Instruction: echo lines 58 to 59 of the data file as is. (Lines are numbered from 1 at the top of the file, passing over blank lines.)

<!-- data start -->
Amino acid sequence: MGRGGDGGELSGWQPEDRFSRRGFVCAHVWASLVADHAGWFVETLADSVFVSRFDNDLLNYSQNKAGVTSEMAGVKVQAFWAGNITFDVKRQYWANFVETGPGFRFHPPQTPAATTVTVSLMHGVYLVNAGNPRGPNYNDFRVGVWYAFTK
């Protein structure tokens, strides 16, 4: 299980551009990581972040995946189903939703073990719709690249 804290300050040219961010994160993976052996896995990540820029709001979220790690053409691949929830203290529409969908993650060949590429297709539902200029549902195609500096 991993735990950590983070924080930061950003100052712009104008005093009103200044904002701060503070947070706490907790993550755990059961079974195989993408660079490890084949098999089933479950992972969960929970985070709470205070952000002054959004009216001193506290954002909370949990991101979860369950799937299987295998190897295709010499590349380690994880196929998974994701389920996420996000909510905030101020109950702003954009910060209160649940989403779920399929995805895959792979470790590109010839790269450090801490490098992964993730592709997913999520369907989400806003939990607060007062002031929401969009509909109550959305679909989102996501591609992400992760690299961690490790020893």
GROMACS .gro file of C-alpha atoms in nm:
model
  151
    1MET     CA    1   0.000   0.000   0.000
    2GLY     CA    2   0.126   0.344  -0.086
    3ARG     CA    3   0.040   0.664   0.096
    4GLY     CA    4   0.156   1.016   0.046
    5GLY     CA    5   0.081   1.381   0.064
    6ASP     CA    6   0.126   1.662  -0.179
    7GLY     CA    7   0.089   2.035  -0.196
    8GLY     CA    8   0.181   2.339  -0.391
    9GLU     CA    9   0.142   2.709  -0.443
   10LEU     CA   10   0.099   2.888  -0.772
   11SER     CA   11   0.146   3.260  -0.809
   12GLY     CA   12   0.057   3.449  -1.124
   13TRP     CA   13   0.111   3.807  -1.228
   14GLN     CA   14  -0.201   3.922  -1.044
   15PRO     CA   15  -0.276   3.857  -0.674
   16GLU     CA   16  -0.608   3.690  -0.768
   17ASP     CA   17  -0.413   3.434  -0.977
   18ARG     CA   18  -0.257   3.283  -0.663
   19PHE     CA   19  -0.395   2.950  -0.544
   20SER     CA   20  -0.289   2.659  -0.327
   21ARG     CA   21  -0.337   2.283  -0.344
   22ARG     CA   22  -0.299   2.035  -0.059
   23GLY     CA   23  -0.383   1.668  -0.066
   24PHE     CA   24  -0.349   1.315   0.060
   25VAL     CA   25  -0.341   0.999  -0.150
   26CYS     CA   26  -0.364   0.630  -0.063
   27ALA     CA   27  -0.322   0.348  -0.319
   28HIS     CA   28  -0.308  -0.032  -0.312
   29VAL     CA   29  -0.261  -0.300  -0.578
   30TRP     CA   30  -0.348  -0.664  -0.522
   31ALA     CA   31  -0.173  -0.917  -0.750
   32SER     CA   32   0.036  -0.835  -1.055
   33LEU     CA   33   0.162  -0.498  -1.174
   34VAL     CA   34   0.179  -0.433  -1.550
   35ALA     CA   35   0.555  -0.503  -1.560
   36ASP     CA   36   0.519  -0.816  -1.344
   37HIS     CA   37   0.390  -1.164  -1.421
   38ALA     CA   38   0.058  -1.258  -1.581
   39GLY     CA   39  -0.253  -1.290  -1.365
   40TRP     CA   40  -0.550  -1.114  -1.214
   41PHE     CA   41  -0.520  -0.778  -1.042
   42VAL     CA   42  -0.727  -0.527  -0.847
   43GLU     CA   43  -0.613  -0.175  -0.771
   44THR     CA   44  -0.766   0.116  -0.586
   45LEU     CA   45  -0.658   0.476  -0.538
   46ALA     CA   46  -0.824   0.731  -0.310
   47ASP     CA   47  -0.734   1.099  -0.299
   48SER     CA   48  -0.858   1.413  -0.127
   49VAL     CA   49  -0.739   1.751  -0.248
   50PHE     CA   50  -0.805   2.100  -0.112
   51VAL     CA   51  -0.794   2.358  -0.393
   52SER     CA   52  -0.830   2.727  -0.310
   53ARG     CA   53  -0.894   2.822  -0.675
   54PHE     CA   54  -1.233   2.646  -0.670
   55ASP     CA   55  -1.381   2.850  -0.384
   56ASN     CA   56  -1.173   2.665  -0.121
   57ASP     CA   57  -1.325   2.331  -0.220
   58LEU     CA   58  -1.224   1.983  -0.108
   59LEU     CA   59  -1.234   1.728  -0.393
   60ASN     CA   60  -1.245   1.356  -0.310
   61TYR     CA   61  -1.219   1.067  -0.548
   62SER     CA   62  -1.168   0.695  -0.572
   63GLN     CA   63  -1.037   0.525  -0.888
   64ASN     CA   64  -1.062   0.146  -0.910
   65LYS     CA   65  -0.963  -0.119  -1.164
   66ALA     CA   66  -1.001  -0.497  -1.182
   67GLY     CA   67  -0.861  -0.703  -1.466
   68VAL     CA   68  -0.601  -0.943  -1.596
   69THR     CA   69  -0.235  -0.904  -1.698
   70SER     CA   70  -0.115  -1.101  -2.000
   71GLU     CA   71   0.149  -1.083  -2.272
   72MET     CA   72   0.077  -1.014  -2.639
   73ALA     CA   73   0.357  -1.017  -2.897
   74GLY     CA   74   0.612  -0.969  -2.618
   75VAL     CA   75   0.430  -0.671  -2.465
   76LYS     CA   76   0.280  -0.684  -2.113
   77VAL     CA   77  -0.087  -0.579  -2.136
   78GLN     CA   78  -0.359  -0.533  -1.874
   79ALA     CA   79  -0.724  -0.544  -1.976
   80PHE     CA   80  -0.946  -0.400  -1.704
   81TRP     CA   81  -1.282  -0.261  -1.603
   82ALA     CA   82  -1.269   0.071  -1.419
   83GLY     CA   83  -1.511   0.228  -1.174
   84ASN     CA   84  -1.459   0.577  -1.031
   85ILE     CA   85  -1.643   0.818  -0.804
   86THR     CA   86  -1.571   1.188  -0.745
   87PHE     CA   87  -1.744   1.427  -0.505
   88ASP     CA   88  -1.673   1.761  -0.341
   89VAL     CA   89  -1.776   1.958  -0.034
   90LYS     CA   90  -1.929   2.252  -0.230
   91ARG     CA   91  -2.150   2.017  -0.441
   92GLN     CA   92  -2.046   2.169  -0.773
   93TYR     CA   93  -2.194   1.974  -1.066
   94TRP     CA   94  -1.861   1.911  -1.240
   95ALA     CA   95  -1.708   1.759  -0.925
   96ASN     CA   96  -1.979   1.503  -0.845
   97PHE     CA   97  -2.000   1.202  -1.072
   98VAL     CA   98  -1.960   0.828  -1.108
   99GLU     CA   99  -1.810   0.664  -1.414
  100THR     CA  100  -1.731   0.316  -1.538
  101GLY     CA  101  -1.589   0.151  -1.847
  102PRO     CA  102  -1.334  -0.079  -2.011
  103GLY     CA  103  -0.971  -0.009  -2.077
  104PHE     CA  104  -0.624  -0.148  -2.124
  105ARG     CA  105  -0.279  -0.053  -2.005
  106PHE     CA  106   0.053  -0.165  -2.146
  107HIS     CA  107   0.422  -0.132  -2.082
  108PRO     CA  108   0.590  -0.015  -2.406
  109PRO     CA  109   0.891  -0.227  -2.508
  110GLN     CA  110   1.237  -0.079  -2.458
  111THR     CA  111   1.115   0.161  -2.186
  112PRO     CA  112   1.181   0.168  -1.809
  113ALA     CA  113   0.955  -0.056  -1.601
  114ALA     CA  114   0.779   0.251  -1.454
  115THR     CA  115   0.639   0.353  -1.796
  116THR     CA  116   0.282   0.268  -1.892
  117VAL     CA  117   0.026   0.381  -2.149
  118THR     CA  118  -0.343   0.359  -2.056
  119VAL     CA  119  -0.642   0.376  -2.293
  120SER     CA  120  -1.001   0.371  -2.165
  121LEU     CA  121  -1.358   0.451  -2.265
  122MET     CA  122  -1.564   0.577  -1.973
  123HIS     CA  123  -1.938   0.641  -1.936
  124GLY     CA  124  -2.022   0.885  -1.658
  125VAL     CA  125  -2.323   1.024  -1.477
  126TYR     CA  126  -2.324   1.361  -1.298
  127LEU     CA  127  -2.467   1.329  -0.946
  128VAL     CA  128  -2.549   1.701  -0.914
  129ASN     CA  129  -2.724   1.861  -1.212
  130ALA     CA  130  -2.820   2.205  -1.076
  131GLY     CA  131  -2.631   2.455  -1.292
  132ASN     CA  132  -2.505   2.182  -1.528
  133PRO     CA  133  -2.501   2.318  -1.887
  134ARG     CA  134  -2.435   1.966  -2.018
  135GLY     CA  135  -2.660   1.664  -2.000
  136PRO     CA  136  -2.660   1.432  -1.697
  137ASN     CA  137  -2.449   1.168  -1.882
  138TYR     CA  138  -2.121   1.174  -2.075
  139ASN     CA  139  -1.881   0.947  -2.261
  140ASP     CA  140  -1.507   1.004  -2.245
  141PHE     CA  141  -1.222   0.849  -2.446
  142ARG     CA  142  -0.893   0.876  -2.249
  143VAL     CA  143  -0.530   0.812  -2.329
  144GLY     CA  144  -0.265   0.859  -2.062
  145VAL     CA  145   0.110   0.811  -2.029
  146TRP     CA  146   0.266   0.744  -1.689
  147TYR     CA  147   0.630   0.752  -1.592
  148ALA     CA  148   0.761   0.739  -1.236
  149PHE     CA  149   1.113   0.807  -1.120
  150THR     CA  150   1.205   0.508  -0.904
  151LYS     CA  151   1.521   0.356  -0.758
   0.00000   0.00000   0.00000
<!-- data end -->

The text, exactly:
   53ARG     CA   53  -0.894   2.822  -0.675
   54PHE     CA   54  -1.233   2.646  -0.670